Once a customer signs up for BT's FTTP service, the firm's engineers arrive on-site and proceed to blow fibre through to the punter's home. It's a fiddly task involving lots of spliced fibre that is threaded through to an outside connector, which in turn feeds into a BT-branded box inside the house.
Splitter node – where the magic happens
The fibre is installed from BT's exchange down to a device called a manifold that resides in the ground or up on telegraph poles. But it's a lengthy process.
Cables containing individual fibres are fed out to a splitter, where engineers then splice it and split it to provide the service to up to 32 customers.
The difficult part for the engineers is in getting the fibre pushed through the tubes via narrow subducts that are already used for existing telecoms infrastructure. BT said that the cabling has to be pulled through by hand as there is no tech in place that could somehow automate the finger-freezing process.
BT kit loaded onto vans for FTTP deployment
To put that into perspective, in the Milton Keynes area alone, BT has distributed 600km of cables and around 4,000 manifolds for the 11,500 homes it has "passed" so far.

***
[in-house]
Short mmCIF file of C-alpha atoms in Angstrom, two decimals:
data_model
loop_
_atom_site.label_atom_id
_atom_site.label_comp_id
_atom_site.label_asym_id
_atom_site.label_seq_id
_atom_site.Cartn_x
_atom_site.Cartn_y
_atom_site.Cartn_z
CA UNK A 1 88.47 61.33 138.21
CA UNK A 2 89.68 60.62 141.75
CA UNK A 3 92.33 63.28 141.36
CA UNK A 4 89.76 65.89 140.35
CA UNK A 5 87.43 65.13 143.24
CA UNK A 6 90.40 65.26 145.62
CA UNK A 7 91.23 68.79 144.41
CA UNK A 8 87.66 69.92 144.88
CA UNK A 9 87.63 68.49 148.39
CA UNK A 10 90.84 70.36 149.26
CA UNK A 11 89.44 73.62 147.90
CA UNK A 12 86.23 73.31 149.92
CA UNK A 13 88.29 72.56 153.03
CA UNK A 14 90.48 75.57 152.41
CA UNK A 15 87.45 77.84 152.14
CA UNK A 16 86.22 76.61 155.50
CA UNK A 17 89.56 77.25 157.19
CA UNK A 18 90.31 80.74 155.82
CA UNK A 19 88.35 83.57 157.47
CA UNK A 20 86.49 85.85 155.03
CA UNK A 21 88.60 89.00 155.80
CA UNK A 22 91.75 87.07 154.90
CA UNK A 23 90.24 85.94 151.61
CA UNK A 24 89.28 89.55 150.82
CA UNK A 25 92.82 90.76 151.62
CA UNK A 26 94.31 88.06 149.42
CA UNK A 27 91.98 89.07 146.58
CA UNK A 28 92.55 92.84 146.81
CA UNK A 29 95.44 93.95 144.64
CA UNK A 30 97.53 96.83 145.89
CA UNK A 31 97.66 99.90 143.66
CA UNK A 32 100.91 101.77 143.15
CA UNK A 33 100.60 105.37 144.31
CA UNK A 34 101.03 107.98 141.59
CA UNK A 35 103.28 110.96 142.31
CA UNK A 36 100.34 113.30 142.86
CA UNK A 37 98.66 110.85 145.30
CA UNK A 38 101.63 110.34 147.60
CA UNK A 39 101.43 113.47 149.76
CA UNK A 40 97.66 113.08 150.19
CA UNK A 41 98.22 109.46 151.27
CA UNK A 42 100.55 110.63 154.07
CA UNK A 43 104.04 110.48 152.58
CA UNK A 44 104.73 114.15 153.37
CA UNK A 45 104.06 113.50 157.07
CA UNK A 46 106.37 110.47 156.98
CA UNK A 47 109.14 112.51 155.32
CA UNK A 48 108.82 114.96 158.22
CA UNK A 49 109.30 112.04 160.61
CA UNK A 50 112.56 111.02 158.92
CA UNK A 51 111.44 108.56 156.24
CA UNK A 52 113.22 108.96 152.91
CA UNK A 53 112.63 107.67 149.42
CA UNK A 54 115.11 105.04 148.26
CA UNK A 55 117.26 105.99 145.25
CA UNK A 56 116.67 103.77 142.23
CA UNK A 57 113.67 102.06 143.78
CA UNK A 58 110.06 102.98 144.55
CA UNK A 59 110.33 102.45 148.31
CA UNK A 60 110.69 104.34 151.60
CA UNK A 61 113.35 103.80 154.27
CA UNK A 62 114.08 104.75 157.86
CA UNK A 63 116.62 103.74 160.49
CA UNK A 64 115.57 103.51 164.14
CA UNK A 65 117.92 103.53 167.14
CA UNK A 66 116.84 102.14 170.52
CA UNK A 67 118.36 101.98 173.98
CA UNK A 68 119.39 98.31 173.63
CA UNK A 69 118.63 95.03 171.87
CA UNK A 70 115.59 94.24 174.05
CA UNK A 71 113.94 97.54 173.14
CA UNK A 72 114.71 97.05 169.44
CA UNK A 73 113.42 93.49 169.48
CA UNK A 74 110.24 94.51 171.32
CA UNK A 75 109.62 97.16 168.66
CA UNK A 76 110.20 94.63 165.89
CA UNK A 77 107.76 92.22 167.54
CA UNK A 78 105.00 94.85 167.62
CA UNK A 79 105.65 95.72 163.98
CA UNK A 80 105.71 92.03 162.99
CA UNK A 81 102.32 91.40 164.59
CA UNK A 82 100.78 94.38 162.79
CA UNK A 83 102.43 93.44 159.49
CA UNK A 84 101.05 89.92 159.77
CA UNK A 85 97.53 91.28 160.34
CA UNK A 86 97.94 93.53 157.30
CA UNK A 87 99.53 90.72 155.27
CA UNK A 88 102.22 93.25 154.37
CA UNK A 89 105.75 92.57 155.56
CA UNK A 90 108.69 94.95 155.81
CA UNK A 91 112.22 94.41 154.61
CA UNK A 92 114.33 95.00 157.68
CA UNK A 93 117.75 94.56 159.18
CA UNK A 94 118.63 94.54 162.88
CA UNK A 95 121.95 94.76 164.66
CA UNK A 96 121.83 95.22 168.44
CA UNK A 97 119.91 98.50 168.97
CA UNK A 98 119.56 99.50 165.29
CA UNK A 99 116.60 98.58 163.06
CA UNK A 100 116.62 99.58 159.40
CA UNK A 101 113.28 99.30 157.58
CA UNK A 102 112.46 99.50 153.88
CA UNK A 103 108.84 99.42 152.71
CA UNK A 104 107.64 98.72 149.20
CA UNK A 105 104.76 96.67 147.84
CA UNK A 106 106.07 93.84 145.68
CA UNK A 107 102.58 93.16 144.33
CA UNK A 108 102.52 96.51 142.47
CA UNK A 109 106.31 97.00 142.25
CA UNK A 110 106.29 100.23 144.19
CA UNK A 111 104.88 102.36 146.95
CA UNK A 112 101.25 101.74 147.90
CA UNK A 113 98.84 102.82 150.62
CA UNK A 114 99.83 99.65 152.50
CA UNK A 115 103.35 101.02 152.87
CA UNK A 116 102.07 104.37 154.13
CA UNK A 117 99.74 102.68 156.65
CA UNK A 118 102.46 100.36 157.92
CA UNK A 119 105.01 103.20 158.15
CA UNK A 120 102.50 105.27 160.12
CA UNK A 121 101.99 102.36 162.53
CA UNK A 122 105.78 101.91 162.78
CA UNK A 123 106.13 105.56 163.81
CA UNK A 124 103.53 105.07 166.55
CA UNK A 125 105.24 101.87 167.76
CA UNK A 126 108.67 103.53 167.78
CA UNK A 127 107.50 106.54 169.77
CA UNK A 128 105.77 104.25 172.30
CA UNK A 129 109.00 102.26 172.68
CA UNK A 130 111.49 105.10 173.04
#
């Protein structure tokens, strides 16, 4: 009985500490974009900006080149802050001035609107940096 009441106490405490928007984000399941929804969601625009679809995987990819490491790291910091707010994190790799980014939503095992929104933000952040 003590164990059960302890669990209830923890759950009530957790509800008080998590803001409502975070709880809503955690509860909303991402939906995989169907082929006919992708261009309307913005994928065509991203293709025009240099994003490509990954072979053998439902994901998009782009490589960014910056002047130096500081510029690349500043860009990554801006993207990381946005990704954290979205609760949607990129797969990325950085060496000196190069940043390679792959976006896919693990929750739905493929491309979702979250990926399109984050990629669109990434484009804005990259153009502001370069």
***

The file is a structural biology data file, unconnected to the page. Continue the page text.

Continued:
Once the cable reaches its destination point, BT engineers then blow the fibre through duct tubes using compressed air. The endgame involves connecting up the splitter to the distribution point, which in turn is plugged into the manifold before finally being threaded through to a customer's property. It's a process known as splicing.
An engineer has to strip off the fibre's colour-coded protective coating to get to the delicate, hair-thin piece of cable. It can do nasty things to an engineer if it breaks and gets lodged in their skin.
Once the fibre is exposed, the engineer cleans it with rubbing alcohol and then uses a box excitingly dubbed a "fusion splicer". The device helps to line the cable up and then sticks the two ends together. The ends, guided by the box, have to be lined up accurately, otherwise it flashes a red light confirming that the engineer needs to realign again.
The cable then gets blown into a customer's home and "hey presto" they are given access to BT's fibre network that offers downstream broadband speeds of "up to" 100Mbit/s.
No wonder then that the process is a lengthy one. BT has committed huge man hours to the project, while its main rival Virgin Media says it sees "no compelling reason why" it should heavily invest in FTTP at this time.
For BT, the Milton Keynes trial remains purely a testing ground for now. It is possible that the procedure could change once the company begins rolling out its tech to other regions in the UK. And it's important to note that customers will not be able to choose how fibre is delivered to their home or business. Depending on the infrastructure, they will either get fibre-to-the-premises or fibre-to-the-cabinet.
Beyond that, BT faces local opposition to its OpenReach vans "swamping" streets, estates and businesses as its engineers grapple with all that fibre. It's also getting negative vibes from grumpy landlords too. Ultimately, no matter how exciting the idea of "superfast" broadband might seem, there's a truckload of red tape to cut through first. ®